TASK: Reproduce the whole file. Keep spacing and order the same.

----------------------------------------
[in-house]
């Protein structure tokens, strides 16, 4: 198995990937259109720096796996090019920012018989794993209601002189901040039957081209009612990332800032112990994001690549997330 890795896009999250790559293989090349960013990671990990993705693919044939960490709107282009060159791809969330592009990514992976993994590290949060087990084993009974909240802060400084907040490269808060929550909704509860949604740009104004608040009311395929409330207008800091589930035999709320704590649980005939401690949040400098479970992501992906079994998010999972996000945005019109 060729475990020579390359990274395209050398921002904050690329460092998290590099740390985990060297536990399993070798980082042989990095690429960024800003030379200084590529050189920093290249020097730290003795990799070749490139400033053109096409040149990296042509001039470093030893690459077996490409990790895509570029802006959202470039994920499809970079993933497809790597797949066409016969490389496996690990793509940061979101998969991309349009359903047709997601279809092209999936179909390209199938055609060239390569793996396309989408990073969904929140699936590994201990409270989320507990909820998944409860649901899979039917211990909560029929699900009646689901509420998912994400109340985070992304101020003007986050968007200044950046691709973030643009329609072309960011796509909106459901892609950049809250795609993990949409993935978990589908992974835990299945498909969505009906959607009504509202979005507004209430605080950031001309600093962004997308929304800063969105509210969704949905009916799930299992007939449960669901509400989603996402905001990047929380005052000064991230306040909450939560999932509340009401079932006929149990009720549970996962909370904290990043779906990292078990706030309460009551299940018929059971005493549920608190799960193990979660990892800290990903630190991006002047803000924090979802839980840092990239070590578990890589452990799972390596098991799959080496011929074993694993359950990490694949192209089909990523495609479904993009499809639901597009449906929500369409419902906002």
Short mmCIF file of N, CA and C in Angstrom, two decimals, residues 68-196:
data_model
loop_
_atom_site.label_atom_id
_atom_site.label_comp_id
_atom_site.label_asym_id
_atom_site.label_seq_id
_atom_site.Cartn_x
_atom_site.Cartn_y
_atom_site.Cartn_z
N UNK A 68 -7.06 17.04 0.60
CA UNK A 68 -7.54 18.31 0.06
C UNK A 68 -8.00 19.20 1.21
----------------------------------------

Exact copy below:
[in-house]
């Protein structure tokens, strides 16, 4: 198995990937259109720096796996090019920012018989794993209601002189901040039957081209009612990332800032112990994001690549997330 890795896009999250790559293989090349960013990671990990993705693919044939960490709107282009060159791809969330592009990514992976993994590290949060087990084993009974909240802060400084907040490269808060929550909704509860949604740009104004608040009311395929409330207008800091589930035999709320704590649980005939401690949040400098479970992501992906079994998010999972996000945005019109 060729475990020579390359990274395209050398921002904050690329460092998290590099740390985990060297536990399993070798980082042989990095690429960024800003030379200084590529050189920093290249020097730290003795990799070749490139400033053109096409040149990296042509001039470093030893690459077996490409990790895509570029802006959202470039994920499809970079993933497809790597797949066409016969490389496996690990793509940061979101998969991309349009359903047709997601279809092209999936179909390209199938055609060239390569793996396309989408990073969904929140699936590994201990409270989320507990909820998944409860649901899979039917211990909560029929699900009646689901509420998912994400109340985070992304101020003007986050968007200044950046691709973030643009329609072309960011796509909106459901892609950049809250795609993990949409993935978990589908992974835990299945498909969505009906959607009504509202979005507004209430605080950031001309600093962004997308929304800063969105509210969704949905009916799930299992007939449960669901509400989603996402905001990047929380005052000064991230306040909450939560999932509340009401079932006929149990009720549970996962909370904290990043779906990292078990706030309460009551299940018929059971005493549920608190799960193990979660990892800290990903630190991006002047803000924090979802839980840092990239070590578990890589452990799972390596098991799959080496011929074993694993359950990490694949192209089909990523495609479904993009499809639901597009449906929500369409419902906002």
Short mmCIF file of N, CA and C in Angstrom, two decimals, residues 68-196:
data_model
loop_
_atom_site.label_atom_id
_atom_site.label_comp_id
_atom_site.label_asym_id
_atom_site.label_seq_id
_atom_site.Cartn_x
_atom_site.Cartn_y
_atom_site.Cartn_z
N UNK A 68 -7.06 17.04 0.60
CA UNK A 68 -7.54 18.31 0.06
C UNK A 68 -8.00 19.20 1.21